The Perfect Time to Get This Stock on Your Radar
Neha is a member of The Motley Fool Blog Network -- entries represent the personal opinion of the blogger and are not formally edited.
Record quarterly numbers that easily trampled Street estimates should have ideally charged up the bulls. Instead, Deere’s (NYSE: DE) stock has lost about 7% since it announced results last week. The markets behaved as unpredictably in February when Deere’s stock was punished for another record quarter.
What is wrong with the market? Wasn't the cautious outlook expected? It doesn't even sound as murky as the market makes it to be! Now this is what rare opportunities are made of.
As good as it gets
To begin with, Deere’s second quarter was great. Both top and bottom lines hit record quarterly highs. Revenue rose 9% and net income improved around 3% year on year. So why did the stock tumble? Deere’s guidance fell short of Street’s expectations. But as I said, it wasn't really that disappointing.
Deere scaled back its full-year revenue growth guidance by a percentage point to 5%, but left its net income projections untouched. If you ask me, a target of $3.3 billion on the bottom line looks good enough considering that it would be a near 10% jump over Deere’s last-year earnings. For those who didn't know, 2012 was a record year for Deere.
The brighter side of things
That Deere expects its bottom line to grow at double the pace of its revenue is also a strong indication of the tight grip Deere has, and expects to have, over its costs. Best margin in the industry is one reason Deere is among my favorite stocks. I've picked out two competitors each in Deere’s two businesses and charted their quarterly gross and net margins over the past three years to see where Deere stands.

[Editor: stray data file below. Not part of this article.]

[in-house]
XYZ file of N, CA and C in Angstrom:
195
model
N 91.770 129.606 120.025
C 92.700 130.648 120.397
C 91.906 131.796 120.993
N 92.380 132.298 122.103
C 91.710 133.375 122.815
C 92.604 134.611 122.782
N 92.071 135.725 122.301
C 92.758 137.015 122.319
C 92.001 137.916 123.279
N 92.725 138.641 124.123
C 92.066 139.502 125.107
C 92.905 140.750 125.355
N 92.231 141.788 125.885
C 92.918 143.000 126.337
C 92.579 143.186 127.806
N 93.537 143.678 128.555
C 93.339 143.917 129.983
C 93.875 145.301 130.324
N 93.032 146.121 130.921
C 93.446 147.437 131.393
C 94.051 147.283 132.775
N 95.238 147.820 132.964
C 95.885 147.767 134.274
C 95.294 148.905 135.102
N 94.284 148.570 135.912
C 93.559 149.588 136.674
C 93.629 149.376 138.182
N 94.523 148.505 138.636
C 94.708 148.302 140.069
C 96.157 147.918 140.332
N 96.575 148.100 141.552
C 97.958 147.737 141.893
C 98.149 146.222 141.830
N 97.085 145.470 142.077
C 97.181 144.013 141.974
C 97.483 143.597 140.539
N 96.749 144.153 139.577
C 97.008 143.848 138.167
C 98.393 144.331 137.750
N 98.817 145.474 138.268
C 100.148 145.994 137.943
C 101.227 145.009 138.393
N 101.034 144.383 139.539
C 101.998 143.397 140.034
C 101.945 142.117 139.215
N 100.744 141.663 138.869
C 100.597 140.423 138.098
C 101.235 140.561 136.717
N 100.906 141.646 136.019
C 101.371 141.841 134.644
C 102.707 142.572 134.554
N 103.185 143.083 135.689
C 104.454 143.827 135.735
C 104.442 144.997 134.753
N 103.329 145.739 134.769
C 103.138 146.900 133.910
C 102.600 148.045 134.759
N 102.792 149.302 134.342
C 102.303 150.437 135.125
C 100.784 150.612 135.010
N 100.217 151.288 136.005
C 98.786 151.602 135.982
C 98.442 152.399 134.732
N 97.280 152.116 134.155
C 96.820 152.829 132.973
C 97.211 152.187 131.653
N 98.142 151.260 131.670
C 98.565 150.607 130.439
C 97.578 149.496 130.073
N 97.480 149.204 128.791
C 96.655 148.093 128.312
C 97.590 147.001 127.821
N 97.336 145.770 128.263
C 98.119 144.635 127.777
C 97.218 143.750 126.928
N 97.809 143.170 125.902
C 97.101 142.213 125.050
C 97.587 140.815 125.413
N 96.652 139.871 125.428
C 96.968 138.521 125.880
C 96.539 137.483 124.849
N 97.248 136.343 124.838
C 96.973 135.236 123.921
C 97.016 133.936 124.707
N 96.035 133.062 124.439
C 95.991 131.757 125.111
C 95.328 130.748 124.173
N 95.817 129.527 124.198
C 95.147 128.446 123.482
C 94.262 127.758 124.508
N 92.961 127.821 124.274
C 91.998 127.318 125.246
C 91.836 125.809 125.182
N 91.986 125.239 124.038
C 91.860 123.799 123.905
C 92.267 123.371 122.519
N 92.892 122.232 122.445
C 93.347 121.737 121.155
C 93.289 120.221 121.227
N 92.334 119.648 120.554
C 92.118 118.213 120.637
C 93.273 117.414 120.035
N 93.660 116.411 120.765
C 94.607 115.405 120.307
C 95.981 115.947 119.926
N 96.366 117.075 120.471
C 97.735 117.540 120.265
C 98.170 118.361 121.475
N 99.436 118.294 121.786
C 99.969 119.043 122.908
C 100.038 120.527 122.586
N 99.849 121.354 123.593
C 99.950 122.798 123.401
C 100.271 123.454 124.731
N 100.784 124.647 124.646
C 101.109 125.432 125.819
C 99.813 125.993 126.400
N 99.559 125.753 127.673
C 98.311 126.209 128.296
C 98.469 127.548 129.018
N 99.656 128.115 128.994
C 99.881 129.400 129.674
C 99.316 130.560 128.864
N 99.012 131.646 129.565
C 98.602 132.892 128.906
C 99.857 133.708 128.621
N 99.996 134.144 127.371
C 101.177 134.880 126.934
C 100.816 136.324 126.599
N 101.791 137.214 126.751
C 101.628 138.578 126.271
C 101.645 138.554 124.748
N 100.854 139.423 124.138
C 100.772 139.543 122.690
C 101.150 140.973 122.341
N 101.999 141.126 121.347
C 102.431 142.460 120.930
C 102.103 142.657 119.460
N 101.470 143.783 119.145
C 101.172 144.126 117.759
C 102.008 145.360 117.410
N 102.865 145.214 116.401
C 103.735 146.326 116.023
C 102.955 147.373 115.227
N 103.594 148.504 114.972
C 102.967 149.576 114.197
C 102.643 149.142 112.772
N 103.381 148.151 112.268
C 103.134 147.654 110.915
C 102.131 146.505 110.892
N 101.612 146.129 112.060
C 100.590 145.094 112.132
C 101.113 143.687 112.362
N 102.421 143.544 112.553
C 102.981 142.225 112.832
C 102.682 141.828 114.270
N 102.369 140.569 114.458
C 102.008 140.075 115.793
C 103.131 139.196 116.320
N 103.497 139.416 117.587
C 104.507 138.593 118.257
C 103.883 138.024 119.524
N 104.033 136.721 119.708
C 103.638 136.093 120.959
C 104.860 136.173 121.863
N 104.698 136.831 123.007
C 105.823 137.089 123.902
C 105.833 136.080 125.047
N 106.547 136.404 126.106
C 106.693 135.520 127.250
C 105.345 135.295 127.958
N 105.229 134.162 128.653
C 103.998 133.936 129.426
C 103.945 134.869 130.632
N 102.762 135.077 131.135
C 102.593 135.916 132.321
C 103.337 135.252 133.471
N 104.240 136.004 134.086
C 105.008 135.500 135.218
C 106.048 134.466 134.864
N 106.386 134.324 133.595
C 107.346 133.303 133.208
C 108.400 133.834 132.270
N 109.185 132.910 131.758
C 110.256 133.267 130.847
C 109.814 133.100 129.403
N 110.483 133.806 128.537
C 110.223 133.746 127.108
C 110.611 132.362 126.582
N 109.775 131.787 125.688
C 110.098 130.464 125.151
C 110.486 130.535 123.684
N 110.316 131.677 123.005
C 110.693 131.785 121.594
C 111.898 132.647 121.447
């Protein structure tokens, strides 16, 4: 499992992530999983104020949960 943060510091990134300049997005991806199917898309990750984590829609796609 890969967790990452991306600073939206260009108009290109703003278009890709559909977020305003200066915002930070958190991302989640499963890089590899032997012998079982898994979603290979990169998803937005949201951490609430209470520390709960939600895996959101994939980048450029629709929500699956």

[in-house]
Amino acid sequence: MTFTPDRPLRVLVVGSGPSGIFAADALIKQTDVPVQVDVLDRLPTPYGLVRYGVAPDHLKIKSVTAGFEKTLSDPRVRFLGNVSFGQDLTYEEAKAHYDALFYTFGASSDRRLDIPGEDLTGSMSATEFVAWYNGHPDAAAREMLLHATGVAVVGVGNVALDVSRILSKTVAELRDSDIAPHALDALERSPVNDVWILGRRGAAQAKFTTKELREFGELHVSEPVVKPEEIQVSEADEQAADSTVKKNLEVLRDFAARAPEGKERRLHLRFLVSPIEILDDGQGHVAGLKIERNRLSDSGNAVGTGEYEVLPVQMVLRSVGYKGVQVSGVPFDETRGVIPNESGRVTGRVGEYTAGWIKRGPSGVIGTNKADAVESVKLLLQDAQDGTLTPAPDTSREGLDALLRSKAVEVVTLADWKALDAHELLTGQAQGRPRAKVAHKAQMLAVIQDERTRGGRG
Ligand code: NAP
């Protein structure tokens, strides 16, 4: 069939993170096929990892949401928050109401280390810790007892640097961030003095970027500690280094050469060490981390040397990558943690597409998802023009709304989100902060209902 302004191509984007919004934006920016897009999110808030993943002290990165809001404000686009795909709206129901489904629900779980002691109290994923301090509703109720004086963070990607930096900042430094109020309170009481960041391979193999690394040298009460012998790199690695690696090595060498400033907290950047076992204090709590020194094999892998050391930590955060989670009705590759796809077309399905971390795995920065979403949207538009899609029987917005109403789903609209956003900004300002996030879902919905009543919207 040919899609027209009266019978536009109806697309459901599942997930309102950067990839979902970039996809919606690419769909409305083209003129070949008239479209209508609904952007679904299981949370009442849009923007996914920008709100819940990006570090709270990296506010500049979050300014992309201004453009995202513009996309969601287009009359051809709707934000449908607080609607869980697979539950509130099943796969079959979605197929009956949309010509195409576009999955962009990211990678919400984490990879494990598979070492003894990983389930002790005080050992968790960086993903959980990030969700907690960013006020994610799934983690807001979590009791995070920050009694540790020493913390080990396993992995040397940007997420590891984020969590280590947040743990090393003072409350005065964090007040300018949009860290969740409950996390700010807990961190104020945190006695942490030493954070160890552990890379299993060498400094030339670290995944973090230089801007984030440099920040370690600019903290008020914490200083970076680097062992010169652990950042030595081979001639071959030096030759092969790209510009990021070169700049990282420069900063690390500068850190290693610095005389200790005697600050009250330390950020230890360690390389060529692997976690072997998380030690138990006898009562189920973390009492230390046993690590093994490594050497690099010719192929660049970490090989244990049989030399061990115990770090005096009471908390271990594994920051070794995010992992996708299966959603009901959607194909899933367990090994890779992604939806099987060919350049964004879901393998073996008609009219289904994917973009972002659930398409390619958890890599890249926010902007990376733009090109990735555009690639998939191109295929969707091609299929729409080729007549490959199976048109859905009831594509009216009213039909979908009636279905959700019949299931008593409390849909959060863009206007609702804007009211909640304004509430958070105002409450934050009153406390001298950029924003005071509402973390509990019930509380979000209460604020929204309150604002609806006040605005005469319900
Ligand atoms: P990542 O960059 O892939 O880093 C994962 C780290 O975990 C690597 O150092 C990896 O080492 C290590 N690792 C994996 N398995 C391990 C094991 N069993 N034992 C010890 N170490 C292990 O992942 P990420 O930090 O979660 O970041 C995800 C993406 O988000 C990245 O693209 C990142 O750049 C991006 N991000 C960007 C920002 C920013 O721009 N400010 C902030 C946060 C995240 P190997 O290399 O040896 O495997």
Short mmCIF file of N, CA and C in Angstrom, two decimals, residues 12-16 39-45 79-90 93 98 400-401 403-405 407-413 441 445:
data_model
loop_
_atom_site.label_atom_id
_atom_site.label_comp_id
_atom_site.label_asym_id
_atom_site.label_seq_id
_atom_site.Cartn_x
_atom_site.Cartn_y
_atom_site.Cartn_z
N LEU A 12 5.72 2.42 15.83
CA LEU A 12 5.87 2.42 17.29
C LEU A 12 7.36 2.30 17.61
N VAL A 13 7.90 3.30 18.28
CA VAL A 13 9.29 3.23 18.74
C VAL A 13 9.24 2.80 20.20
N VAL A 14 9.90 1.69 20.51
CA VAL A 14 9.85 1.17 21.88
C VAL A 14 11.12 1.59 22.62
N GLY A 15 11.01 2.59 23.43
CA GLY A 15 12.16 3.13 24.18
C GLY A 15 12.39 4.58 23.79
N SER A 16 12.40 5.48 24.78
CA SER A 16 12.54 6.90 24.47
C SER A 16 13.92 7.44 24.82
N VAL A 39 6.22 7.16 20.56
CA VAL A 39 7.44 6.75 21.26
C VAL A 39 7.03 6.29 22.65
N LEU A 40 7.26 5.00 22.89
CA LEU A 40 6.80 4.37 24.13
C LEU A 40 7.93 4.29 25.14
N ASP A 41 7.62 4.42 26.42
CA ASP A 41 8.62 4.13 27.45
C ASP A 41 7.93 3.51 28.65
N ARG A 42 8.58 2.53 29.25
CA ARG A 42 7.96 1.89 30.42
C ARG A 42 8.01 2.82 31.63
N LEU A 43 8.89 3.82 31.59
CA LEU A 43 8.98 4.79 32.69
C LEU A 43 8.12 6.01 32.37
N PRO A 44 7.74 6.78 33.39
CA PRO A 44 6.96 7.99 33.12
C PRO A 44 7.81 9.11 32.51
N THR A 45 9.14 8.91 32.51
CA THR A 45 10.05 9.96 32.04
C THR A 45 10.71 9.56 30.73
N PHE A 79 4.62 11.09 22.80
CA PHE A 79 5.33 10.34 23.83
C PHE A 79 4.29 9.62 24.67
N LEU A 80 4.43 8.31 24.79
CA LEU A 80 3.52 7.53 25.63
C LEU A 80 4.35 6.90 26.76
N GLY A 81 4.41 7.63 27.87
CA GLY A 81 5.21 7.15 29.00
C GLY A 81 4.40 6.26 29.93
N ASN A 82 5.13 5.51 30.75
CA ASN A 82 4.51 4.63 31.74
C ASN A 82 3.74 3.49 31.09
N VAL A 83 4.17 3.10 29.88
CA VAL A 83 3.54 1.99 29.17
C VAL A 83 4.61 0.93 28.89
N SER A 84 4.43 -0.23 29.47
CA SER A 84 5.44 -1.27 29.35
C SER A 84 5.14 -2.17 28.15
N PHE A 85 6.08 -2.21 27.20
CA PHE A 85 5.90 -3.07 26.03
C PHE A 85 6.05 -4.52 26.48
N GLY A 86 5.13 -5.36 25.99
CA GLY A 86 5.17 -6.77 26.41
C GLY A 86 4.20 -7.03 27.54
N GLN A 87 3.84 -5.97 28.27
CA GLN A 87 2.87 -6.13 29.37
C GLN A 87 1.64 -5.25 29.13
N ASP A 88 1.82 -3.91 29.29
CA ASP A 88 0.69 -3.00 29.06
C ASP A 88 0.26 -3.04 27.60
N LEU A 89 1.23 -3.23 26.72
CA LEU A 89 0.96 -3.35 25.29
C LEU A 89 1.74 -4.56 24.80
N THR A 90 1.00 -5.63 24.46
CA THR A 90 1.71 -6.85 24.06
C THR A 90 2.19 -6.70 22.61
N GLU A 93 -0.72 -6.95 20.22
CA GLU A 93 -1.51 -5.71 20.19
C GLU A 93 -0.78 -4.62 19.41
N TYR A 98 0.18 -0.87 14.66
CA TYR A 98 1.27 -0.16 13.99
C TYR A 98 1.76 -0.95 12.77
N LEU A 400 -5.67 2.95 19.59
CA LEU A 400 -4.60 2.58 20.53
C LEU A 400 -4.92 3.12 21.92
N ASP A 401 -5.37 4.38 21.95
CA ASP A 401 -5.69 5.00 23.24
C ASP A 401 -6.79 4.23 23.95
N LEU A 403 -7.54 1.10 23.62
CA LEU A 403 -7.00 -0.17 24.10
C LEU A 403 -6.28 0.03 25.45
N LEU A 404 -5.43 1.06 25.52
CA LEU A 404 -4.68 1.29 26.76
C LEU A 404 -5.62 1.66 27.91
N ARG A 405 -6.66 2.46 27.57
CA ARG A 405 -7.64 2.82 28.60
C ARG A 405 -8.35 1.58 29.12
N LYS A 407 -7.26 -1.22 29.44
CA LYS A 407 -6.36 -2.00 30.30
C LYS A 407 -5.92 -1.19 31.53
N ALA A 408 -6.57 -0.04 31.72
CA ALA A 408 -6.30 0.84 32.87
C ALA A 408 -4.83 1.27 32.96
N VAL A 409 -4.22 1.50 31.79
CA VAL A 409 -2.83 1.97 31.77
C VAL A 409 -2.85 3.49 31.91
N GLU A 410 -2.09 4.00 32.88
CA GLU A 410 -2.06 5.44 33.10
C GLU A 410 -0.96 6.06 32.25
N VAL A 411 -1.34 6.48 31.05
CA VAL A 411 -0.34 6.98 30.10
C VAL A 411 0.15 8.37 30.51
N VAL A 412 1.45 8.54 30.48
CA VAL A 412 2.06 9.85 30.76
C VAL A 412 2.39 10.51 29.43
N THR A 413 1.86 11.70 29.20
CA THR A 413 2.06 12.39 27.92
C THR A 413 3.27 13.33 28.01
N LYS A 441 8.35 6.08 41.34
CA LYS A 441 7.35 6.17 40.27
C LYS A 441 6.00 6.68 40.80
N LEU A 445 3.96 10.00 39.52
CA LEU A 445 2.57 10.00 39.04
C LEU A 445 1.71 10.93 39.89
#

AGCO (NYSE: AGCO) is primarily a farm-equipment company while CNH Global (NYSE: CNH), like Deere, gets a part of revenue from construction equipment. Caterpillar (NYSE: CAT) and Terex (NYSE: TEX) are major players in the construction-equipment space.
Deere has consistently generated the highest gross margin in the industry over the past few years. The gap with the closest competitor Caterpillar is considerable as well. The other three companies are way behind Deere. It’s a closer race on net margins but Deere still manages to walk away with the crown.
Caterpillar has faced tremendous margin pressure since last year as sales of mining equipment slowed down on low commodity prices and reduced spending by customers. The result is the sharp dip in its net margin from 10% to nearly 6% in the past two quarters.
Meanwhile, CNH’s gross and net margins appear to be on an upward trajectory, thanks to higher sales volumes of agriculture equipment and lower costs.
Higher margins are among AGCO’s top ‘financial goals’ for 2013. New products and better marketing techniques, apart from higher pricing and cost control are helping AGCO maintain its gross margin above the 20% mark. Yet, AGCO has a long way to go to catch up with Deere’s solid margins.